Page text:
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Dinosaurs are pointless: Working with dinosaurs

Dino-Devotion Season's continues with a controversial talk

We are all used to seeing dinosaurs in museums, on TV and in the cinema but what do we learn from studying dinosaurs? Join us as palaeontologist Mark Carnall, the Museum’s Curator, discusses the Freudian obsession that dinosaurologists have with describing the biggest dinosaurs, and walks us through the clichéd world of dinosaur documentary making. Palaeontological programmes show bearded eccentrics making “the most important discovery ever”, always on the last day of the dig. They then enthusiastically reconstruct giant beasts - with double-decker buses as the unit of measurement - based on the smallest of fragments. Carnall will explain why most dinosaurs on display in museums are models, and what we see on TV is often science act, not science fact.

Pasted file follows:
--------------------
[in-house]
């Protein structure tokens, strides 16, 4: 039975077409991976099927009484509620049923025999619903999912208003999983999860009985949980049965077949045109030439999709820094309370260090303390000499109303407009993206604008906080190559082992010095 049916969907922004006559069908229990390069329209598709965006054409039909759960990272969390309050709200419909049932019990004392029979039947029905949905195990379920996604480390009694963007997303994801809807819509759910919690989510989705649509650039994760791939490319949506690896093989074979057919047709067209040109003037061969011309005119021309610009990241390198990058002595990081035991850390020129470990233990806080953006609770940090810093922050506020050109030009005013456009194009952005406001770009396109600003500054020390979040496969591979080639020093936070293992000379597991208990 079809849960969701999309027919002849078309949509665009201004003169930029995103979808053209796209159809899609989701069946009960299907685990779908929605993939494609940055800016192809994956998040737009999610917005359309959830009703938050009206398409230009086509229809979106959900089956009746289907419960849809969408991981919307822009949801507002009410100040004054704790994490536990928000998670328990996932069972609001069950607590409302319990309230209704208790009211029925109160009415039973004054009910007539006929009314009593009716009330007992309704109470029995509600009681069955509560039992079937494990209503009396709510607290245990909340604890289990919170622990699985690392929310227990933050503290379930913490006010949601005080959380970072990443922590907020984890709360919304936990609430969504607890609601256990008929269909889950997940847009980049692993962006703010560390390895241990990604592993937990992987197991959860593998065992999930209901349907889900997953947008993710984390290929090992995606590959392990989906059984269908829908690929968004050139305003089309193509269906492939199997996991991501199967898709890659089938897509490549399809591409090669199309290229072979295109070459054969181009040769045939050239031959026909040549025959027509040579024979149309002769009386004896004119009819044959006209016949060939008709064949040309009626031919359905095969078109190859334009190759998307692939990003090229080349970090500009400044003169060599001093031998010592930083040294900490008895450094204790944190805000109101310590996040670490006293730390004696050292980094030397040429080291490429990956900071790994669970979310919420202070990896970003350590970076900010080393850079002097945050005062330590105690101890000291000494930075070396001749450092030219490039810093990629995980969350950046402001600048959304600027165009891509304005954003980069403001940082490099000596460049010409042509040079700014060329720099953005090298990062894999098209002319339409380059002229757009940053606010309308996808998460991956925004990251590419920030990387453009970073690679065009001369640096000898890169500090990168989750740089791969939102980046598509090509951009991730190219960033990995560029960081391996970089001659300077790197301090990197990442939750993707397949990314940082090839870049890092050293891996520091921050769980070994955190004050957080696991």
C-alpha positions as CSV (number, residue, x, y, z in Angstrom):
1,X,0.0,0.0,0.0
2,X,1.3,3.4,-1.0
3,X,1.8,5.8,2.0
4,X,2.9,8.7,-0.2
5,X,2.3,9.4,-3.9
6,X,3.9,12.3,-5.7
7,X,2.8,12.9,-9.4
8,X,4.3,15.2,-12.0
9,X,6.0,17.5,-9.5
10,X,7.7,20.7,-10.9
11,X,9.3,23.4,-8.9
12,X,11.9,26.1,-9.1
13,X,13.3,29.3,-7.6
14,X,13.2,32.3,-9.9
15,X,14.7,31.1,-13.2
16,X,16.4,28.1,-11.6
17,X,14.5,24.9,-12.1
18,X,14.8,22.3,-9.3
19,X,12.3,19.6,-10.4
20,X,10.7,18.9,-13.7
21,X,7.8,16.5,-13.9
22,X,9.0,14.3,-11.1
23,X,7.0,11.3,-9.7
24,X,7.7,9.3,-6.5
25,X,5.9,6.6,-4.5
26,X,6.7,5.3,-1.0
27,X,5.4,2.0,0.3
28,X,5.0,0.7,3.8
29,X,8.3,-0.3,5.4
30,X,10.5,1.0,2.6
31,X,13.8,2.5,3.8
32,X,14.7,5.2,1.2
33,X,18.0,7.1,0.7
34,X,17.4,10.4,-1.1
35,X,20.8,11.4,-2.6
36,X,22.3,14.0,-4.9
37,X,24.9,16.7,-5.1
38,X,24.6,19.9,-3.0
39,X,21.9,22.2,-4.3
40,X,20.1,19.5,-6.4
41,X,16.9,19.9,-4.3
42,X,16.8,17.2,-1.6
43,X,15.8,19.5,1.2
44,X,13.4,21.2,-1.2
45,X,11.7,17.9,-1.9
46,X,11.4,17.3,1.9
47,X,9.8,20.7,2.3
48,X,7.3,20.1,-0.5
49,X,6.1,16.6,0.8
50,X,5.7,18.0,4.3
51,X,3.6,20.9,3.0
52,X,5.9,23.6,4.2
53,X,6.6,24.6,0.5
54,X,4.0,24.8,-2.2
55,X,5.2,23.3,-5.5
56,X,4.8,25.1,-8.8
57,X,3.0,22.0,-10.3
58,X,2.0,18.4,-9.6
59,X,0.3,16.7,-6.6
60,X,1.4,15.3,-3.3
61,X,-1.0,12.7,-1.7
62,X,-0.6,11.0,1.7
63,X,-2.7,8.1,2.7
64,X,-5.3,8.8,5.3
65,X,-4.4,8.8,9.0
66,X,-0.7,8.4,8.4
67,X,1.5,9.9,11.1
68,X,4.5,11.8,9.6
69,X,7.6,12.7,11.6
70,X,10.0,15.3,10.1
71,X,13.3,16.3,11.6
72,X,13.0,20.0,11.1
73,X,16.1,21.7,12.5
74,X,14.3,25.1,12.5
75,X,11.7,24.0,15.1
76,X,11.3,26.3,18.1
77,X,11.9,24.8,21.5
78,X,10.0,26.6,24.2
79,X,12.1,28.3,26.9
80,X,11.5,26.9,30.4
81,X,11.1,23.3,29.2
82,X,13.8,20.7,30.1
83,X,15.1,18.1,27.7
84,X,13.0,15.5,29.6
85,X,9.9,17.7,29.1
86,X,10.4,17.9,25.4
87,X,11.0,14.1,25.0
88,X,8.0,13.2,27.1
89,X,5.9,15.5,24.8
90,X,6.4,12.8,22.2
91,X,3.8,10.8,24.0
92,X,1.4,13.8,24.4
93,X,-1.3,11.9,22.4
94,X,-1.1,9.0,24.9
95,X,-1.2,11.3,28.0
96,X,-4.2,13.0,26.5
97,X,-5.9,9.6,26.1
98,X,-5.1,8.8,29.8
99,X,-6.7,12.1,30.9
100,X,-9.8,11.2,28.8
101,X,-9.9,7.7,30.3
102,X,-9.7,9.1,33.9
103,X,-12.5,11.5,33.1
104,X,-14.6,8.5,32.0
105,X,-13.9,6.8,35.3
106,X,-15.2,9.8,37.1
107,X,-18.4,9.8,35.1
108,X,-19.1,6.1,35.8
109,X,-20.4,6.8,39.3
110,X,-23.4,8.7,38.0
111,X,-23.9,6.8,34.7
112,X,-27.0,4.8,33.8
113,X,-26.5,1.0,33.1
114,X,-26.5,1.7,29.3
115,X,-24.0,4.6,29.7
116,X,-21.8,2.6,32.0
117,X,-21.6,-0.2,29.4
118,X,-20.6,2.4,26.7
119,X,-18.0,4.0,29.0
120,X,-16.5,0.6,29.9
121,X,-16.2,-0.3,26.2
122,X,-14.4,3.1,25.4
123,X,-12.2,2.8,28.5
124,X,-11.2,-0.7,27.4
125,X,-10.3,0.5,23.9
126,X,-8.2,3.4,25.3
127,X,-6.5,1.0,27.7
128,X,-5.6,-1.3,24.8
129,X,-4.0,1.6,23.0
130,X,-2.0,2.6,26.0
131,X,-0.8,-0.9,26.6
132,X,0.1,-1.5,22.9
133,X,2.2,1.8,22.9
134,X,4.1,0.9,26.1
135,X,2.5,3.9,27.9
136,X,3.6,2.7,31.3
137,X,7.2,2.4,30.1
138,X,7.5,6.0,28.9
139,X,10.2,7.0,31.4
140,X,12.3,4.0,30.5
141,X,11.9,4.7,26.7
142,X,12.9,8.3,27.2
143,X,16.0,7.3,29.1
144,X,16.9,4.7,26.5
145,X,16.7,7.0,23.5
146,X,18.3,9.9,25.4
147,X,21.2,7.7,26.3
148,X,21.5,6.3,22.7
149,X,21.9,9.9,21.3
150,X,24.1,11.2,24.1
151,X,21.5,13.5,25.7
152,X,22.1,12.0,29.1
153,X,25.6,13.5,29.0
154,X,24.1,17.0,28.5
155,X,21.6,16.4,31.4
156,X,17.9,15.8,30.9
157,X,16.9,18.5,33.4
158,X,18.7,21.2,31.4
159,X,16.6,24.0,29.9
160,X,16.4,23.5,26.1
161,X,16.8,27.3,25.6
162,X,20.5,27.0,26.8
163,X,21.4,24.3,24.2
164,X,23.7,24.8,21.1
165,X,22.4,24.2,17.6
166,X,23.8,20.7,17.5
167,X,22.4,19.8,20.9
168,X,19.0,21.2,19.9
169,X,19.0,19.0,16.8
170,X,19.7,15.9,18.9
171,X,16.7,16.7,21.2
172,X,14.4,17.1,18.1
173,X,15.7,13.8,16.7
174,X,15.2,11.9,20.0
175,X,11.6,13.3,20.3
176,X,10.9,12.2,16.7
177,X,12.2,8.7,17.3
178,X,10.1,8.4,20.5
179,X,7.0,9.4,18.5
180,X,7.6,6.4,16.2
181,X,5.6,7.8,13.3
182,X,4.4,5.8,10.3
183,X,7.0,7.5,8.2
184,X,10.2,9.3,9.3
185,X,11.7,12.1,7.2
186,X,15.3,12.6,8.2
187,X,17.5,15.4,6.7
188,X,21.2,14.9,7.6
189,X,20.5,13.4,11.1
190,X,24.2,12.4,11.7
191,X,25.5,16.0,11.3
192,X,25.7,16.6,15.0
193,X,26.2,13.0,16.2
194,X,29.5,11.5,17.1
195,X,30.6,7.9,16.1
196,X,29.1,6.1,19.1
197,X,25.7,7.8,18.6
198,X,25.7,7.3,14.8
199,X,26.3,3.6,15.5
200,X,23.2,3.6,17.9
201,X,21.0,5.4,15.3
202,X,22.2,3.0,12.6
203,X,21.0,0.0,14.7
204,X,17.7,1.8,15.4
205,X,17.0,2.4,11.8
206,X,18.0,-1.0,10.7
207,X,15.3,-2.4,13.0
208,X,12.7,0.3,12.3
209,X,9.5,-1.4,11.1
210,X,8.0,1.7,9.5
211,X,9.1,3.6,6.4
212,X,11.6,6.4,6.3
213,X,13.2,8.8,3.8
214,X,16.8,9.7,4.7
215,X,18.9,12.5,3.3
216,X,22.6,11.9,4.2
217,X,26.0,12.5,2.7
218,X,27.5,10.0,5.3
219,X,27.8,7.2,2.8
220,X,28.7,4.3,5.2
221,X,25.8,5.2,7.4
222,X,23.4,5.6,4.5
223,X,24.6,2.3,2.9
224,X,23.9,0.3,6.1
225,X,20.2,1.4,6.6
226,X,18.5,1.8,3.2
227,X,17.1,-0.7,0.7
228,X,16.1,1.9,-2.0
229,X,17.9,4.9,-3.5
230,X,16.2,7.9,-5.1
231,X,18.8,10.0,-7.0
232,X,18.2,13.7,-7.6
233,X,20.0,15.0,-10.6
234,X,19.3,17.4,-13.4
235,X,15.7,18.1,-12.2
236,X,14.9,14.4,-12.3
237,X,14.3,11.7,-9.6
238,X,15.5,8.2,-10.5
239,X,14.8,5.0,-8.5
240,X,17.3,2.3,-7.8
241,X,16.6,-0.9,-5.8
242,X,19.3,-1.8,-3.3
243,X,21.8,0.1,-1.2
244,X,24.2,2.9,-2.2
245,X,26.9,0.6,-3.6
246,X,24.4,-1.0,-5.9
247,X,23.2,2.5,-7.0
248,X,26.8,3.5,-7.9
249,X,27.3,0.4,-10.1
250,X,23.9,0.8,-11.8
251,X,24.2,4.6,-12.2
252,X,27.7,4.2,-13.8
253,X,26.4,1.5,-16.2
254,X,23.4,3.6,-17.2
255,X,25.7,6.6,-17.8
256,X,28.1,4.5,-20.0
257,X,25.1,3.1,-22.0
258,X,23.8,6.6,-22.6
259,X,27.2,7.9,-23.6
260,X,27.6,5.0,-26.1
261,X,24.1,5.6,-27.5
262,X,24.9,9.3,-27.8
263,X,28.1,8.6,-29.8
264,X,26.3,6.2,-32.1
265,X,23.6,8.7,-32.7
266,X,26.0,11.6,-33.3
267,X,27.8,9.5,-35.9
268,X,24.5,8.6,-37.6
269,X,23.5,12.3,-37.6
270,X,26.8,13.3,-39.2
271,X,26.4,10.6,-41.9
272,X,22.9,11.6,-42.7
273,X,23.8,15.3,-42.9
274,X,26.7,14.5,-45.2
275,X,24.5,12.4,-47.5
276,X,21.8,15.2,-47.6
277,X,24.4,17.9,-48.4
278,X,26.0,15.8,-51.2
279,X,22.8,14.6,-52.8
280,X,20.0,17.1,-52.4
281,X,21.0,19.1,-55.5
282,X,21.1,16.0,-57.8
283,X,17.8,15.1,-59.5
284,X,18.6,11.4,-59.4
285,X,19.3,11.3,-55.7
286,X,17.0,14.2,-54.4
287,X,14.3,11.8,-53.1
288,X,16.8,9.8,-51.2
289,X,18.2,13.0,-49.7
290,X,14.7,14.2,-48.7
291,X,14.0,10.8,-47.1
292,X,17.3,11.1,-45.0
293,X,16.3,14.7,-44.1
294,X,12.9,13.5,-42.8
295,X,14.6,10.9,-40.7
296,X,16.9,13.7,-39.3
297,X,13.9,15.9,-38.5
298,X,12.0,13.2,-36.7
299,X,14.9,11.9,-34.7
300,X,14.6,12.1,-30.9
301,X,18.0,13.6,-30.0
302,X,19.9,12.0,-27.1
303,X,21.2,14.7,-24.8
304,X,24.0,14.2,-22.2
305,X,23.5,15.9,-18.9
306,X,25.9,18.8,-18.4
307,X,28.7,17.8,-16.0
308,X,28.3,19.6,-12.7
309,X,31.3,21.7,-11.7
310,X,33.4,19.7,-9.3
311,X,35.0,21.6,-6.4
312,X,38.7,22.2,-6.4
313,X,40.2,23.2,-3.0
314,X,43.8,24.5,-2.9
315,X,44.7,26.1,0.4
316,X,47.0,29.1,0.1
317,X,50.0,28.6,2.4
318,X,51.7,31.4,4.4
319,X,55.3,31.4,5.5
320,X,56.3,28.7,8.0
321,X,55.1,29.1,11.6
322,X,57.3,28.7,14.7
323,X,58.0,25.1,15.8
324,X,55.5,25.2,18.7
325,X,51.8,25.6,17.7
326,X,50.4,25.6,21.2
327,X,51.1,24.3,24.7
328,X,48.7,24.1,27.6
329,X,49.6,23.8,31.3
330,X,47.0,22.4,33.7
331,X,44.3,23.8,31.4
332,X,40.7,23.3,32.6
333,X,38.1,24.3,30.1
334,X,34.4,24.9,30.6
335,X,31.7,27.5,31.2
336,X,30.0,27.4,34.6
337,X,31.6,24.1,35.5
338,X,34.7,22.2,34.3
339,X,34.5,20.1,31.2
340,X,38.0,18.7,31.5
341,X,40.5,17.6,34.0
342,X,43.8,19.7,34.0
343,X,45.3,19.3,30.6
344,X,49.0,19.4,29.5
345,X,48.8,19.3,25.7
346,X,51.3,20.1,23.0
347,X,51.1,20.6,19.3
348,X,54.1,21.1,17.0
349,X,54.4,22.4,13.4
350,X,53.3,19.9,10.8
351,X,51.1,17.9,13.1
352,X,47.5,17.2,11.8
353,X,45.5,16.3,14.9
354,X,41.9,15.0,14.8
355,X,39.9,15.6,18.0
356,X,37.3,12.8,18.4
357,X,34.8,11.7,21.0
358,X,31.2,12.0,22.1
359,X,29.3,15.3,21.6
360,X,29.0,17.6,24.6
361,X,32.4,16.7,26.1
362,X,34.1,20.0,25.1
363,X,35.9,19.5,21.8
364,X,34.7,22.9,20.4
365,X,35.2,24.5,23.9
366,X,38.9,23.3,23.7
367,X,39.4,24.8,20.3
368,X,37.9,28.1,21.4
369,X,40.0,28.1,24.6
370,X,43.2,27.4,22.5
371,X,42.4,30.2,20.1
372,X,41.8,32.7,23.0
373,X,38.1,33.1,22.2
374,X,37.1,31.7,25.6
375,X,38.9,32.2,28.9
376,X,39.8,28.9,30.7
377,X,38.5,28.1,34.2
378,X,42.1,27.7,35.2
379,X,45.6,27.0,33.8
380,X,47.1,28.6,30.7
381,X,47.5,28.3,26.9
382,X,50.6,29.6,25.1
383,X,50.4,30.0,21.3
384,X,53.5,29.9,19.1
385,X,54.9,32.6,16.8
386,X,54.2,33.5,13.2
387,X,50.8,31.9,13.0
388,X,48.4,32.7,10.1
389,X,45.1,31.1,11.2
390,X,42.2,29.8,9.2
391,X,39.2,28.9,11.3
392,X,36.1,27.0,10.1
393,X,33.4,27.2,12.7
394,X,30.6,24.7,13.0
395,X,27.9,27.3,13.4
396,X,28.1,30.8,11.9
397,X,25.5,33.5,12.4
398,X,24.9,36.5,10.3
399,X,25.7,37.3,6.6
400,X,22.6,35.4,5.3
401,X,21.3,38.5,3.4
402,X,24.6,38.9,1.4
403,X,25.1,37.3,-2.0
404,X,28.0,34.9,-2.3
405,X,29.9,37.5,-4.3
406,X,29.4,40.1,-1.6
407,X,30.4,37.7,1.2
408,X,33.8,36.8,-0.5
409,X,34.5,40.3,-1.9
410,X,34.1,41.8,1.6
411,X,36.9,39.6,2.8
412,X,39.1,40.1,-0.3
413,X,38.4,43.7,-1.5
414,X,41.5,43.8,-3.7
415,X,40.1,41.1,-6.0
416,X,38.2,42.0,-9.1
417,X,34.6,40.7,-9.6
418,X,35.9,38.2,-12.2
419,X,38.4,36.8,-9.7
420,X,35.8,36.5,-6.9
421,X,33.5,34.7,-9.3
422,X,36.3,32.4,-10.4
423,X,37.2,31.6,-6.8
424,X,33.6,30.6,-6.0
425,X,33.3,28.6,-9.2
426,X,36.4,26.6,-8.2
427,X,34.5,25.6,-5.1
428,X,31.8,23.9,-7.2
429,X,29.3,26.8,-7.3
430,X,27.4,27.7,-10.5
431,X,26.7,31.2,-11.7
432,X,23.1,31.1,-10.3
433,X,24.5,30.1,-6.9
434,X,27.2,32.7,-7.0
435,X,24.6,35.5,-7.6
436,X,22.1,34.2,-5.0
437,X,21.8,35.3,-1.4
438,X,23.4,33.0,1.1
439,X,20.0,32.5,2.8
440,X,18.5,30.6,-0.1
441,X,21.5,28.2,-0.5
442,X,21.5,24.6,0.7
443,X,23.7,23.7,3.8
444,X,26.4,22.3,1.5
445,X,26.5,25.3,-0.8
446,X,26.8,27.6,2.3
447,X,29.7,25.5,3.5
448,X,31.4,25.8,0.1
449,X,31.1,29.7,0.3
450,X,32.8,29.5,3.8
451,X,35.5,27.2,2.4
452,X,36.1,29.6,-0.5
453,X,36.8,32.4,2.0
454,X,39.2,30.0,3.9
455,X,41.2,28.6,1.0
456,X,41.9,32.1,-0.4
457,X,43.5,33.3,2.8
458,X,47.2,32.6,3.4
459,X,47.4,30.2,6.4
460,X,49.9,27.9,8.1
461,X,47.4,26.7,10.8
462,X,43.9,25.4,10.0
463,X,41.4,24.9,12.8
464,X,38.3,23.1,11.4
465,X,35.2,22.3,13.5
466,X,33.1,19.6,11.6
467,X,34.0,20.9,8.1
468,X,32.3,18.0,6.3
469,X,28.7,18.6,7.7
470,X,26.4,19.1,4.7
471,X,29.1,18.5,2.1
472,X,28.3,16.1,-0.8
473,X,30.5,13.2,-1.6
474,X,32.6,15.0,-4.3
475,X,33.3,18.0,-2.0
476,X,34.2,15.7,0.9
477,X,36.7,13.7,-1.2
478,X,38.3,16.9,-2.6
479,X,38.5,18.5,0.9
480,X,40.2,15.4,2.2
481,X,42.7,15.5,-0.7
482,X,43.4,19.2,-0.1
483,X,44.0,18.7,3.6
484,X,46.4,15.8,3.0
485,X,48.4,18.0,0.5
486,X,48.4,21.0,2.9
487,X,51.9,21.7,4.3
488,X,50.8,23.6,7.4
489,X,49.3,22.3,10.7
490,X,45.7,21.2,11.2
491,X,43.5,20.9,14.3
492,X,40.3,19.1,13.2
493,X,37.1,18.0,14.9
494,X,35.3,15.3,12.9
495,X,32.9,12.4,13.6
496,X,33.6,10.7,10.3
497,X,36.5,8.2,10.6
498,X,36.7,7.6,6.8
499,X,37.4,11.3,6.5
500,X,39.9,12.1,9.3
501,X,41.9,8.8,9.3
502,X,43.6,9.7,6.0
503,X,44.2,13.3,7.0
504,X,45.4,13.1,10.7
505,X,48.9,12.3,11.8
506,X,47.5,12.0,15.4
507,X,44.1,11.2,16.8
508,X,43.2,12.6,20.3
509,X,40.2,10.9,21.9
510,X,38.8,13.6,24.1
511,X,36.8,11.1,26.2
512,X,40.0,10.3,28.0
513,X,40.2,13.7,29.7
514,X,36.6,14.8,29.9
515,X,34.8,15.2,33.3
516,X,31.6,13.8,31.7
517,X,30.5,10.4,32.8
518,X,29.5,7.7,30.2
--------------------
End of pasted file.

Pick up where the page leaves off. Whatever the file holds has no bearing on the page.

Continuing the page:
This light-hearted talk puts dinosaurs in their proper place. For a long time these prehistoric Hollywood creatures have hogged the limelight, but really they are minor players in palaeontology today. Their fossils are only useful for telling us about the individual animal and are of little use in reconstructing past environments. From fossil fragments, palaeontologists reconstruct the giant beasts which fill the halls of many natural history museums and grace the screen with their CGI presence.

Following the talk, join us for a free glass of wine in a private view of the Museum. This event is free and there is no need to book.


Mark Carnall | talks


Date and Time:

25 November 2008 at 6:30 pm


2 hours



Grant Museum of Zoology, UCL
Rockefeller Building
University Street
020 3108 2052

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